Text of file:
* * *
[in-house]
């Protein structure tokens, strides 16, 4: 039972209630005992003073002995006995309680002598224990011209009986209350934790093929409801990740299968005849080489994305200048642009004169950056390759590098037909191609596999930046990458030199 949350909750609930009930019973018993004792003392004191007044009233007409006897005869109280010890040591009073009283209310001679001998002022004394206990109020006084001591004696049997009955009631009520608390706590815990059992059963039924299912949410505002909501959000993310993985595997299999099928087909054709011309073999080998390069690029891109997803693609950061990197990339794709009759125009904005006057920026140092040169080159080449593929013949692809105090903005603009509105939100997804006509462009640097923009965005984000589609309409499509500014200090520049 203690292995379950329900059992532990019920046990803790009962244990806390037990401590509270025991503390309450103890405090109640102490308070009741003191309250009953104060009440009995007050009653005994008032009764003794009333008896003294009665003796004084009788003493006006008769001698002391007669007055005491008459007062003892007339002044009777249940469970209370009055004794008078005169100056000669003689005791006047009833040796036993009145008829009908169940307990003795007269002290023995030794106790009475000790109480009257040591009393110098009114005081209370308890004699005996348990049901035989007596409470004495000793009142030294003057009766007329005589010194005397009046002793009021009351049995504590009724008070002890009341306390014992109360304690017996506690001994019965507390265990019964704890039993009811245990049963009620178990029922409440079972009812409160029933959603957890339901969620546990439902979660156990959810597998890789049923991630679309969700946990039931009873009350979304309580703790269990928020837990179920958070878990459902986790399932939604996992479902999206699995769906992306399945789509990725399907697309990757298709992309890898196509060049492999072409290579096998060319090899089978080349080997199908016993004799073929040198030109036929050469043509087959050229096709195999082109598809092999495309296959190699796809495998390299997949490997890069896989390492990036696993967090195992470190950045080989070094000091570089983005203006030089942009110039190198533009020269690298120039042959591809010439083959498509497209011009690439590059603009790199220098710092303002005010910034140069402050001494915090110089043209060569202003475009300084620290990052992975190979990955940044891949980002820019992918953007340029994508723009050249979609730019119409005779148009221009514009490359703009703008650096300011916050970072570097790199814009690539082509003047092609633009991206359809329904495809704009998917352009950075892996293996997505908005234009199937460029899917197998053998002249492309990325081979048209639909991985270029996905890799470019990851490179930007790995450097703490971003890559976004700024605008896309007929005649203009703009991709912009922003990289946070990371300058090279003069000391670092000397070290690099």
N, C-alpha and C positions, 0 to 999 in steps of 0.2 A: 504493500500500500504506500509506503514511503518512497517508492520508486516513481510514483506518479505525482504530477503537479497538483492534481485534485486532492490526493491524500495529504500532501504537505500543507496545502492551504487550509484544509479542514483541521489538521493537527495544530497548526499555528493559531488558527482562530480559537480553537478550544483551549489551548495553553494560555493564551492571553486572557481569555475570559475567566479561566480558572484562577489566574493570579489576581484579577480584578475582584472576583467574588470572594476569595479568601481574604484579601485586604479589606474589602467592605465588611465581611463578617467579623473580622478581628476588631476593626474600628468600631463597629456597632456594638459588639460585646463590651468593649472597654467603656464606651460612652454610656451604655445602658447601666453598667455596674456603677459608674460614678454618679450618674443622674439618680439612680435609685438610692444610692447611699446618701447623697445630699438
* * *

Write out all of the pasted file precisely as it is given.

[in-house]
């Protein structure tokens, strides 16, 4: 039972209630005992003073002995006995309680002598224990011209009986209350934790093929409801990740299968005849080489994305200048642009004169950056390759590098037909191609596999930046990458030199 949350909750609930009930019973018993004792003392004191007044009233007409006897005869109280010890040591009073009283209310001679001998002022004394206990109020006084001591004696049997009955009631009520608390706590815990059992059963039924299912949410505002909501959000993310993985595997299999099928087909054709011309073999080998390069690029891109997803693609950061990197990339794709009759125009904005006057920026140092040169080159080449593929013949692809105090903005603009509105939100997804006509462009640097923009965005984000589609309409499509500014200090520049 203690292995379950329900059992532990019920046990803790009962244990806390037990401590509270025991503390309450103890405090109640102490308070009741003191309250009953104060009440009995007050009653005994008032009764003794009333008896003294009665003796004084009788003493006006008769001698002391007669007055005491008459007062003892007339002044009777249940469970209370009055004794008078005169100056000669003689005791006047009833040796036993009145008829009908169940307990003795007269002290023995030794106790009475000790109480009257040591009393110098009114005081209370308890004699005996348990049901035989007596409470004495000793009142030294003057009766007329005589010194005397009046002793009021009351049995504590009724008070002890009341306390014992109360304690017996506690001994019965507390265990019964704890039993009811245990049963009620178990029922409440079972009812409160029933959603957890339901969620546990439902979660156990959810597998890789049923991630679309969700946990039931009873009350979304309580703790269990928020837990179920958070878990459902986790399932939604996992479902999206699995769906992306399945789509990725399907697309990757298709992309890898196509060049492999072409290579096998060319090899089978080349080997199908016993004799073929040198030109036929050469043509087959050229096709195999082109598809092999495309296959190699796809495998390299997949490997890069896989390492990036696993967090195992470190950045080989070094000091570089983005203006030089942009110039190198533009020269690298120039042959591809010439083959498509497209011009690439590059603009790199220098710092303002005010910034140069402050001494915090110089043209060569202003475009300084620290990052992975190979990955940044891949980002820019992918953007340029994508723009050249979609730019119409005779148009221009514009490359703009703008650096300011916050970072570097790199814009690539082509003047092609633009991206359809329904495809704009998917352009950075892996293996997505908005234009199937460029899917197998053998002249492309990325081979048209639909991985270029996905890799470019990851490179930007790995450097703490971003890559976004700024605008896309007929005649203009703009991709912009922003990289946070990371300058090279003069000391670092000397070290690099």
N, C-alpha and C positions, 0 to 999 in steps of 0.2 A: 504493500500500500504506500509506503514511503518512497517508492520508486516513481510514483506518479505525482504530477503537479497538483492534481485534485486532492490526493491524500495529504500532501504537505500543507496545502492551504487550509484544509479542514483541521489538521493537527495544530497548526499555528493559531488558527482562530480559537480553537478550544483551549489551548495553553494560555493564551492571553486572557481569555475570559475567566479561566480558572484562577489566574493570579489576581484579577480584578475582584472576583467574588470572594476569595479568601481574604484579601485586604479589606474589602467592605465588611465581611463578617467579623473580622478581628476588631476593626474600628468600631463597629456597632456594638459588639460585646463590651468593649472597654467603656464606651460612652454610656451604655445602658447601666453598667455596674456603677459608674460614678454618679450618674443622674439618680439612680435609685438610692444610692447611699446618701447623697445630699438